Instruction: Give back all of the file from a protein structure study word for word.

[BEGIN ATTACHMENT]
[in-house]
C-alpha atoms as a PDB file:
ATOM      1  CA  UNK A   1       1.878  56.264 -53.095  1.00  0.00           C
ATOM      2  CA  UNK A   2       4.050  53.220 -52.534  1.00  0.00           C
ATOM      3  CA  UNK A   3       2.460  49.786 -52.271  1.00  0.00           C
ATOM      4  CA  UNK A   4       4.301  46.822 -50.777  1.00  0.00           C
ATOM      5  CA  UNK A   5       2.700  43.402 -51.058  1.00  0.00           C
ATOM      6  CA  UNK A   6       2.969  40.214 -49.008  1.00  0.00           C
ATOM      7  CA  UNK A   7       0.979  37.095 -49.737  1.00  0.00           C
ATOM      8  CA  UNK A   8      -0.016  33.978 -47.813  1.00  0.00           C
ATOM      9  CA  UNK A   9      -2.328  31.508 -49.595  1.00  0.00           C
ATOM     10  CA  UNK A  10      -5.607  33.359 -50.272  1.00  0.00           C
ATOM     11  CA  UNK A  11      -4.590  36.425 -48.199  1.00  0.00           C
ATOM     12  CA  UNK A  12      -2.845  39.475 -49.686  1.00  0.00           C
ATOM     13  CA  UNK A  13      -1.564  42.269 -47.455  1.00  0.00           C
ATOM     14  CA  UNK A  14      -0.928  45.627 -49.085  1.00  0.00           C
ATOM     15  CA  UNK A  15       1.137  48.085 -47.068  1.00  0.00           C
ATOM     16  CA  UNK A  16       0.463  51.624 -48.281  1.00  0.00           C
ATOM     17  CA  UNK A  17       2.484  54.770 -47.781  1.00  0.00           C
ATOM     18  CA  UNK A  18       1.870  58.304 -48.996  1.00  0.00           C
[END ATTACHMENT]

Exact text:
[in-house]
C-alpha atoms as a PDB file:
ATOM      1  CA  UNK A   1       1.878  56.264 -53.095  1.00  0.00           C
ATOM      2  CA  UNK A   2       4.050  53.220 -52.534  1.00  0.00           C
ATOM      3  CA  UNK A   3       2.460  49.786 -52.271  1.00  0.00           C
ATOM      4  CA  UNK A   4       4.301  46.822 -50.777  1.00  0.00           C
ATOM      5  CA  UNK A   5       2.700  43.402 -51.058  1.00  0.00           C
ATOM      6  CA  UNK A   6       2.969  40.214 -49.008  1.00  0.00           C
ATOM      7  CA  UNK A   7       0.979  37.095 -49.737  1.00  0.00           C
ATOM      8  CA  UNK A   8      -0.016  33.978 -47.813  1.00  0.00           C
ATOM      9  CA  UNK A   9      -2.328  31.508 -49.595  1.00  0.00           C
ATOM     10  CA  UNK A  10      -5.607  33.359 -50.272  1.00  0.00           C
ATOM     11  CA  UNK A  11      -4.590  36.425 -48.199  1.00  0.00           C
ATOM     12  CA  UNK A  12      -2.845  39.475 -49.686  1.00  0.00           C
ATOM     13  CA  UNK A  13      -1.564  42.269 -47.455  1.00  0.00           C
ATOM     14  CA  UNK A  14      -0.928  45.627 -49.085  1.00  0.00           C
ATOM     15  CA  UNK A  15       1.137  48.085 -47.068  1.00  0.00           C
ATOM     16  CA  UNK A  16       0.463  51.624 -48.281  1.00  0.00           C
ATOM     17  CA  UNK A  17       2.484  54.770 -47.781  1.00  0.00           C
ATOM     18  CA  UNK A  18       1.870  58.304 -48.996  1.00  0.00           C